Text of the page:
By writing a specific headline, you create urgency to click it. Thanks to psychology, that makes it irresistible.

4. Include Keywords (for Humans)

We all know search engine optimization (SEO) is important. But stuff too much keyword mumbo jumbo into your headline and all the Page 1s in the world won’t matter if the actual human beings who should read it are turned off by the keyword-stuffing.

Your headline needs to sound natural in the real world, not only the Google bot world.

For example, which headline sounds natural for the keyword “best New York City restaurants?”

  1. Le Bernardin: A Review of One of the Best New York City Restaurants
  2. Best New York Restaurants: Le Bernardin Review of New York City Best Restaurant, Top Restaurants in New York City and Best New York City Restaurants for Tourists

Besides being a novel-length headline, the second one sounds spammy. No thanks.

5. Use a Successful Headline Formula

No need to waste time brainstorming The Ultimate Headline when there are already many successful formulas out there you can use.

HubSpot cataloged the top 6 headline formulas, which are:

  1. Number + Adjective + Noun + Keyword + Promise
  2. How To + Action + Keyword + Promise
  3. Definition + Guide To + Action + Keyword + Promise
  4. Positive Word + Number and/or Noun + Keyword + Promise or Details
  5. Negative Word + Action + Keyword
  6. Call-to-Action + Keyword + Promise

Here are a couple of examples of how to use these formulas:

Here are a couple of examples of how to use headline formulas from HubSpot.
Source: HubSpot

6. Use Powerful Phrases

A study by BuzzSumo of 100 million headlines found some clear winning phrases you should incorporate into your headlines. It found using the phrase “will make you” increased Facebook shares by more than 200% compared to the next highest ranking phrase and over 8 times compared to the lowest ranking phrase.

If you can naturally work in these top phrases, you could position your article for viral status.

A study by BuzzSumo of 100 million headlines found some clear winning phrases you should incorporate into your headlines.
Source: BuzzSumo

7. Ask Yourself, ’Is This Interesting?’

Yes, interesting is subjective and unquantifiable, but you can write a textbook-perfect headline as per the tips above and still have your traffic fall flat. To be a true winning headline, it needs that something extra: a certain je ne sais quoi.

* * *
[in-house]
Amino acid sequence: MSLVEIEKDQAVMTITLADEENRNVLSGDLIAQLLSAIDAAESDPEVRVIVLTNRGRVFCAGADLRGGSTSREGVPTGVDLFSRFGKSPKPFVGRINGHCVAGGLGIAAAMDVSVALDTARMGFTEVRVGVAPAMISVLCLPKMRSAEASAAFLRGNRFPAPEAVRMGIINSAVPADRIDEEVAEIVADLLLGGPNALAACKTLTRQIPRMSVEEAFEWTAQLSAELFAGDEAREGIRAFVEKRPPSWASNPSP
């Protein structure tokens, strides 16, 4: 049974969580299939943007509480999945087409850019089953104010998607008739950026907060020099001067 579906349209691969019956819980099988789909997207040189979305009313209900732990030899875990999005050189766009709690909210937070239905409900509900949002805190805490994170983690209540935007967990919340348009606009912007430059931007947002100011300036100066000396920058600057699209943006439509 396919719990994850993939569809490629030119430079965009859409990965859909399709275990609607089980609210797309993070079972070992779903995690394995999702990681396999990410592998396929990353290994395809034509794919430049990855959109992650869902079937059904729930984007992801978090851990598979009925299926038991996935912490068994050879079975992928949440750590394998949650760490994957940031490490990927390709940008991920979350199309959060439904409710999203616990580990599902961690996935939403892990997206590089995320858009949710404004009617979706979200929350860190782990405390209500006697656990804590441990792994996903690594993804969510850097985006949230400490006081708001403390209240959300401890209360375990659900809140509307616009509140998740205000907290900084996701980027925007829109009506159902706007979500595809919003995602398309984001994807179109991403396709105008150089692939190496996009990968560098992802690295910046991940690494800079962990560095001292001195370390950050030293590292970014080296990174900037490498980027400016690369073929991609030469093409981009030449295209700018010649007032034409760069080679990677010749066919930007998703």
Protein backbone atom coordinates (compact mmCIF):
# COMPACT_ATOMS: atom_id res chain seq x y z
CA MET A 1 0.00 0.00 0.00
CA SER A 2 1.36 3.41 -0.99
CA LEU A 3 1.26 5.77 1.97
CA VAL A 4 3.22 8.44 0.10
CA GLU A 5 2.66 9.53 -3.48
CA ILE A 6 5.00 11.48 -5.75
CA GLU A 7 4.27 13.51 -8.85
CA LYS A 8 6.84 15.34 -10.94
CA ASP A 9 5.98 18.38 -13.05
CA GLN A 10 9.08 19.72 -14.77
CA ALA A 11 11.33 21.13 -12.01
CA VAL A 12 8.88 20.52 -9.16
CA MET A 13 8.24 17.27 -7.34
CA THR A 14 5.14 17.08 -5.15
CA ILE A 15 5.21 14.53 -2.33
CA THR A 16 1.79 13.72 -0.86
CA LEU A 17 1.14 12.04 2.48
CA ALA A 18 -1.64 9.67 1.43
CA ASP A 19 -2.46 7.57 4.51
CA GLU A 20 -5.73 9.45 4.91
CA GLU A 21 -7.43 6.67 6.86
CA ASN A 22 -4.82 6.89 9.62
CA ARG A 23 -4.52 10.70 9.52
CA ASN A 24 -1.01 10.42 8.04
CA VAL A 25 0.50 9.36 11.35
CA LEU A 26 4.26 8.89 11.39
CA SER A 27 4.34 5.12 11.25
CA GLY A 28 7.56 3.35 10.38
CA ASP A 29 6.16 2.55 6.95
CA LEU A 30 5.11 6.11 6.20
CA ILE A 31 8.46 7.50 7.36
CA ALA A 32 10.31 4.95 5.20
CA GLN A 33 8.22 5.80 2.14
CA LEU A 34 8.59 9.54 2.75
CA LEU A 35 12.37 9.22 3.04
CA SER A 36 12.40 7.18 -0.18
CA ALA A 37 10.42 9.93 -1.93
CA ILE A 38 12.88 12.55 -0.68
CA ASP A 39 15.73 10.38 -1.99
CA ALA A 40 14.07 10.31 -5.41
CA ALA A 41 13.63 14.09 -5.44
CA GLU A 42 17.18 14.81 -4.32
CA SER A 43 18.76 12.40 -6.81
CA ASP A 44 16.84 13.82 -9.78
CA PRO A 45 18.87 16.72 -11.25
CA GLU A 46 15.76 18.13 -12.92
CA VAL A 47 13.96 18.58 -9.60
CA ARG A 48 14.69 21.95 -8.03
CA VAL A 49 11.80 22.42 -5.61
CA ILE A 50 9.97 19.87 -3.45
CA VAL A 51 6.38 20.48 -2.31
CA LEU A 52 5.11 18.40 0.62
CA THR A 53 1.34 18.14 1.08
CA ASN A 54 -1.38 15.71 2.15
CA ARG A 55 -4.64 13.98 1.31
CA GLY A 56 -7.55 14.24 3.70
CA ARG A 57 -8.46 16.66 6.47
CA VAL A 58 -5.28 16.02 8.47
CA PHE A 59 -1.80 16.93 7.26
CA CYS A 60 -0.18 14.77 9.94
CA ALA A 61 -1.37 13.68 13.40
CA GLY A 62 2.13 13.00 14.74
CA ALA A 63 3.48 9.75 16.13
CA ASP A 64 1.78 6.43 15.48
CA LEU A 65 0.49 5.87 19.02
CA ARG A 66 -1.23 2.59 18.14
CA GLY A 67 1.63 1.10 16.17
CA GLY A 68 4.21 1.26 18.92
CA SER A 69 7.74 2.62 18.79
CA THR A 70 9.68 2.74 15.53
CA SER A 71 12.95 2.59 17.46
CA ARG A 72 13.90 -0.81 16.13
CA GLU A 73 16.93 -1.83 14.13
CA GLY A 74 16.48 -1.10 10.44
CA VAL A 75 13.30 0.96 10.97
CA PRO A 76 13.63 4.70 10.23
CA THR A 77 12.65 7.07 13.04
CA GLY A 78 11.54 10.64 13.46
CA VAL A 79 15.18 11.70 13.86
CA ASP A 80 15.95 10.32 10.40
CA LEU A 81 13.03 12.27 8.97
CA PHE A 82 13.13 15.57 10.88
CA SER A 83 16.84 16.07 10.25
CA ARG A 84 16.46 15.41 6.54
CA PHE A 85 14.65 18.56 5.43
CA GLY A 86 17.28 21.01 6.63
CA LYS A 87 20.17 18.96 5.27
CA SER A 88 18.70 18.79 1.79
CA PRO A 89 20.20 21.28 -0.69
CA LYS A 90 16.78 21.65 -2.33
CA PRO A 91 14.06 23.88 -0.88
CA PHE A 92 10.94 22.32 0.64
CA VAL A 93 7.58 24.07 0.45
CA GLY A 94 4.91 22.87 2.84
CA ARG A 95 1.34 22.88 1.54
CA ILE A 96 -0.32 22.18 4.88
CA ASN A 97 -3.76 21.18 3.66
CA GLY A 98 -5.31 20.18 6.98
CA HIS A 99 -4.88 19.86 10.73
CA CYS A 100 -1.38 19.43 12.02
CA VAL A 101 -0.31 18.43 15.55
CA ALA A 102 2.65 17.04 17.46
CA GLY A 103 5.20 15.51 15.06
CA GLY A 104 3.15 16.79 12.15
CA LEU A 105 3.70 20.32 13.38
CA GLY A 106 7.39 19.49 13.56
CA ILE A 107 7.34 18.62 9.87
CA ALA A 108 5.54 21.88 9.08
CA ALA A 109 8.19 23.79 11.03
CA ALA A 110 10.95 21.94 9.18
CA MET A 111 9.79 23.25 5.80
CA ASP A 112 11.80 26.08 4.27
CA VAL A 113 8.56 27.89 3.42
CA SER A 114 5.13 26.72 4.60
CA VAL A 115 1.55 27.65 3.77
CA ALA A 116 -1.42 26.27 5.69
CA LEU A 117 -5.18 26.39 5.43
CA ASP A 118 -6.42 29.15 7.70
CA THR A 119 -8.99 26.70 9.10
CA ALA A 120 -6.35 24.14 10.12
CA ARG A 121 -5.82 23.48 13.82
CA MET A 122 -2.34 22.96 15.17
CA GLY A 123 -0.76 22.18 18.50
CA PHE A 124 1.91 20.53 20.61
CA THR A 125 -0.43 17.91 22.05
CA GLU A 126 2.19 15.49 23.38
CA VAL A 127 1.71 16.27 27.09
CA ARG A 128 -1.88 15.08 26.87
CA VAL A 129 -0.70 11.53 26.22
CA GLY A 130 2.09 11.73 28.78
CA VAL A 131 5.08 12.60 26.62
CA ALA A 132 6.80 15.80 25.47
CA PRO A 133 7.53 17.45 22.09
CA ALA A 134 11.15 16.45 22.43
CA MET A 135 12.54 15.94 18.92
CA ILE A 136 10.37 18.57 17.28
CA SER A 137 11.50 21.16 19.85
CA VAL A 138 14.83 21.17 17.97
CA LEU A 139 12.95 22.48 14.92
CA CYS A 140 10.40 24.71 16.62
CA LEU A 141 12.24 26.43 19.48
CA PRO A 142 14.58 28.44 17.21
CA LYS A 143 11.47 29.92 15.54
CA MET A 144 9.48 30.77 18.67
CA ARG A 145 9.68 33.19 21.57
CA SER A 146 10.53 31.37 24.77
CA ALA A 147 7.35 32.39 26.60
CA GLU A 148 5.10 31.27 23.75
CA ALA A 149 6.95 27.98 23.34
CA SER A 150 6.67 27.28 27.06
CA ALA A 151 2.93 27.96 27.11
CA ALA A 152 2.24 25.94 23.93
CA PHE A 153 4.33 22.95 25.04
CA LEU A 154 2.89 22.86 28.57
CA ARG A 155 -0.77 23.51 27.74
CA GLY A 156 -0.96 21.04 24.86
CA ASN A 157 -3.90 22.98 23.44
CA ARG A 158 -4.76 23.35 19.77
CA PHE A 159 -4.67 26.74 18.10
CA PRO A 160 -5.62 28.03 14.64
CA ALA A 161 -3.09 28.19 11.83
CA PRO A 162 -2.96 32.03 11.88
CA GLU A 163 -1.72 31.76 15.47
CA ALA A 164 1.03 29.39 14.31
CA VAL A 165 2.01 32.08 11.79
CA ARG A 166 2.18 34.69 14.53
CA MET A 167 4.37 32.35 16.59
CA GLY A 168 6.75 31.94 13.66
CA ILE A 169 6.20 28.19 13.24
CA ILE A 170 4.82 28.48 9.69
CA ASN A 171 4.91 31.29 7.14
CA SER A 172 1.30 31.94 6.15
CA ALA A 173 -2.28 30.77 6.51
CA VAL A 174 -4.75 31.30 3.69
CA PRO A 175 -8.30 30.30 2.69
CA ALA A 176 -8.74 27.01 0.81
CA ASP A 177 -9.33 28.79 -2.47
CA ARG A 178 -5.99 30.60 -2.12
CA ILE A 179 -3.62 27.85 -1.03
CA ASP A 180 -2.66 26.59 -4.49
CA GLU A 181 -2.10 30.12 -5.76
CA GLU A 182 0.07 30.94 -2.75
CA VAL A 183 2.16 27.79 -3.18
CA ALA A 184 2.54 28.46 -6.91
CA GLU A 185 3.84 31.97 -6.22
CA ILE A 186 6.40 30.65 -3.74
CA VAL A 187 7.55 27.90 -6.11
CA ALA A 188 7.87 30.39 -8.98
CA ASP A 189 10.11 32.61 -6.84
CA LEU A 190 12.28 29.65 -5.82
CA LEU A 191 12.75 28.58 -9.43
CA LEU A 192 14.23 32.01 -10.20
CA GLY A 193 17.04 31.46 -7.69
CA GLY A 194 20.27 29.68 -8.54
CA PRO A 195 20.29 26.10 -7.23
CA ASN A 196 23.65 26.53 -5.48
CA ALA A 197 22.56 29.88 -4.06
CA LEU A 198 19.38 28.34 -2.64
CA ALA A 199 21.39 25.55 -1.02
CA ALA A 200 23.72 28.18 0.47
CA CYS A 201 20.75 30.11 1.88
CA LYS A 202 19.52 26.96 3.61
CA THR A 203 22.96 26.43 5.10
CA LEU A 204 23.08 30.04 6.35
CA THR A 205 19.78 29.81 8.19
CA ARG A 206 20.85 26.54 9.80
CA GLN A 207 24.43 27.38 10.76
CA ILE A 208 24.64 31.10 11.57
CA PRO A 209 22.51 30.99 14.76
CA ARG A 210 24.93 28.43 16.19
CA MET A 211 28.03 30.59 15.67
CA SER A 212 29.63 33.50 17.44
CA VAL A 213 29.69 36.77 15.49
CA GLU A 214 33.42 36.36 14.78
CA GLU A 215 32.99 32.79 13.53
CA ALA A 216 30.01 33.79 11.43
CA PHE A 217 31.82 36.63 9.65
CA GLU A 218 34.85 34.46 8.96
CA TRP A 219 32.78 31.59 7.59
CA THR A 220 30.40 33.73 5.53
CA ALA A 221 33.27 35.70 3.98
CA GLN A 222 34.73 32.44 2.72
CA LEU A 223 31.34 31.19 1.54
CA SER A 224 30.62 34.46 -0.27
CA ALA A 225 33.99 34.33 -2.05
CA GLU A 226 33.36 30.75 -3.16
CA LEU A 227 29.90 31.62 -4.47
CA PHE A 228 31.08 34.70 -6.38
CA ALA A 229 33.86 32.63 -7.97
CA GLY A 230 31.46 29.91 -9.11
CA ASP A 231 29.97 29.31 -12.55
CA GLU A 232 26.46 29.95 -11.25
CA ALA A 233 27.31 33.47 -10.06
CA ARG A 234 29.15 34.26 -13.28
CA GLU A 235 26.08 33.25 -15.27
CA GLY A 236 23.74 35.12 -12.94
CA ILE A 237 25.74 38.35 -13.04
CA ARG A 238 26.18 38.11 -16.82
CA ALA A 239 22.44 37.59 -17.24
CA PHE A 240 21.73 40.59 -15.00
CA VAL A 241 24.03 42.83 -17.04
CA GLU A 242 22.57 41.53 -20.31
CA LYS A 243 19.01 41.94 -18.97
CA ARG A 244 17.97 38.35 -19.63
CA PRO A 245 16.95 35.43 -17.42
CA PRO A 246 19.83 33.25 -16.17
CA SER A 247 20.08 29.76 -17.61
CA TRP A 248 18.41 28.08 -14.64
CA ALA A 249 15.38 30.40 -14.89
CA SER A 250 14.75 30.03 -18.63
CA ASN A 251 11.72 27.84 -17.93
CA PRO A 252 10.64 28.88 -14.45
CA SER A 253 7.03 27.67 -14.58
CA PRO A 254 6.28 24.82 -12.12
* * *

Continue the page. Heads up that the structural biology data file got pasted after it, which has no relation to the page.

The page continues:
Look at the list of top headlines you’ve written for a piece, lean back and think, “What can I add to make this more interesting?”

You don’t want to add interesting words just for the sake of it or worse, turn it into a pun. But adding a little oomph can edge out the competition.

For example, which of the following 3 headlines would you rather click on?

The middle headline has a bit more personality than the others and tells the reader that it may be a cheeky, fun read that will teach them something about success.
Source: OptinMonster

The middle one has a bit more personality than the others and tells the reader that it may be a cheeky, fun read that will teach them something about success. The split-second judgment call happens: “Sounds interesting,” they think and click.

How to Write a Headline: 3 Don’ts to Avoid

1. Don’t Write One and Done

Practice makes perfect. Don’t think up 1 headline idea, slap it on your article and hit, “Publish.”

As we mentioned above, write at least 10 headline options for every article you write — ideally more. Even if you think you have the perfect headline on the first attempt, write 9 more. You can only improve it.

2. Don’t Set It and Forget It

Even if your headline is excellent, don’t publish it and never come back to it.

Ongoing A/B testing should be a regular part of your content marketing ecosystem, including testing your old and new headlines. Try testing new headlines on old articles using the tips above.

3. Don’t Be Afraid of Negativity

Give into the dark side once in a while, what’s the worst that could happen? It could increase your traffic.